“After a March 2016 meeting with the man, who was not identified in court records, [George] Papadopoulos emailed a campaign supervisor and other members of the campaign’s foreign policy team and claimed the professor had introduced him to ‘Putin’s niece’ and the Russian ambassador in London.

Papadopoulos, a low-level member of the Trump campaign and a former intern and researcher at the conservative Hudson Institute, claimed the purpose was ‘to arrange a meeting between us and the Russian leadership to discuss U.S.-Russia ties under President Trump.’

The government noted, in fact, the woman was not Russian President Vladi­mir Putin’s niece, and while Papadopoulos expected the professor would introduce him to the Russian ambassador, that never happened. But in the months that followed, Papadopoulos continued to correspond with the woman and the professor about a possible meeting between the Trump campaign, possibly including Trump himself, and Russian officials.”

Dear Russian National, Whose Name I Even Doubt I Truly Know,

So. Where do we stand, after all this?

I thought we had something. I also thought you were Vladimir Putin’s niece. I doubt both these premises now. I know you only met with me after I became involved with the Trump campaign (I was lying, both to myself and the FBI, when I said otherwise), so now I wonder: Did you love me for me, or because you thought I could organize some collusion between the campaign and Russia?

What are we? Also, who are you?

In retrospect, it was weird that you said your name was “Vladimir Putin’s Niece” and did not volunteer an actual name, but hindsight is 20/20. This also explains why you never introduced me to the Russian ambassador, come to think of it.

I remember those little nothings you used to whisper to me. “You look more majestic than my uncle, shirtless, astride a horse,” you would say, and my heart would swell. But now that I know that your uncle is not, in fact, Vladimir Putin, I have no idea how to take these words. Maybe your uncle is not known for riding shirtless on horses. Was I really beautiful to you, then? Was I anything?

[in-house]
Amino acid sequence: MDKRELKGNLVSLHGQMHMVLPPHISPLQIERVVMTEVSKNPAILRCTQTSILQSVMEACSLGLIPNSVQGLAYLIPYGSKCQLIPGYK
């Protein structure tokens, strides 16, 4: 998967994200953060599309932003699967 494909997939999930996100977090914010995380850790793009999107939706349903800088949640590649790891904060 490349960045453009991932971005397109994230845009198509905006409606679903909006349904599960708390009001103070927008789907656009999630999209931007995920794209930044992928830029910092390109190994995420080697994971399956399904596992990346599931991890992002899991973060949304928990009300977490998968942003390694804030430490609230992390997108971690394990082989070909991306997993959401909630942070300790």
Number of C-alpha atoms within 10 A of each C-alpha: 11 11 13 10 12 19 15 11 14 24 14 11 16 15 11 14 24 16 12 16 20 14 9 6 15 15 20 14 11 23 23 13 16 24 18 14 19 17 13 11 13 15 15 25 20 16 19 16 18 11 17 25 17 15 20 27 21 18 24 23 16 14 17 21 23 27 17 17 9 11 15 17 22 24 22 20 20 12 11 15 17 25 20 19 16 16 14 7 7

I remember the times we had, and a shadow falls over all of them. Yes, you said you could see us together in the future, but specifically what you said was, “I can see us together at a table with Donald Trump discussing potential collaboration with his campaign.”

When I asked you what you wanted for your birthday, maybe it was a red flag that you said, “Just an email confirmation of a direct line to the Trump campaign!”

When we played ‘two truths and a lie,” you said, “You are a very smart man, I am not Vladimir Putin’s niece, I am definitely Vladimir Putin’s niece,” and that probably should have clued me in.

I remember all those days we spent together, laughing and whispering sweet nothings to each other, like, “I love you,” and, “That’s nice, George, when can you get me access to Donald Trump?”

I feel lost. “I want to do to you what my uncle did to international norms” is now a totally meaningless phrase. Maybe you didn’t want to do anything to me at all.

Maybe it should have been a red flag that when I asked, “So what is it like being Vladimir Putin’s niece?” you paused for a second and said, “Oh, right, yes, I’m Vladimir Putin’s niece, definitely,” and then you looked at your phone for a long time and said, “I like when he plays the piano with one finger,” which I now realize could have been something you Googled in the time between me asking the question and you answering it.

Maybe I should have Googled you even a single time. But, again, hindsight is 20/20. And after Donald Trump said that I was an “excellent” person, I knew better than to doubt my own judgment.

Now I am just a man standing here wearing a wire hoping for some sort of explanation. I still think we could be something, Vladimir Putin’s Niece, or whoever you are. We just need to be honest with each other. From now on.

(Which reminds me, I am not Jared Kushner.)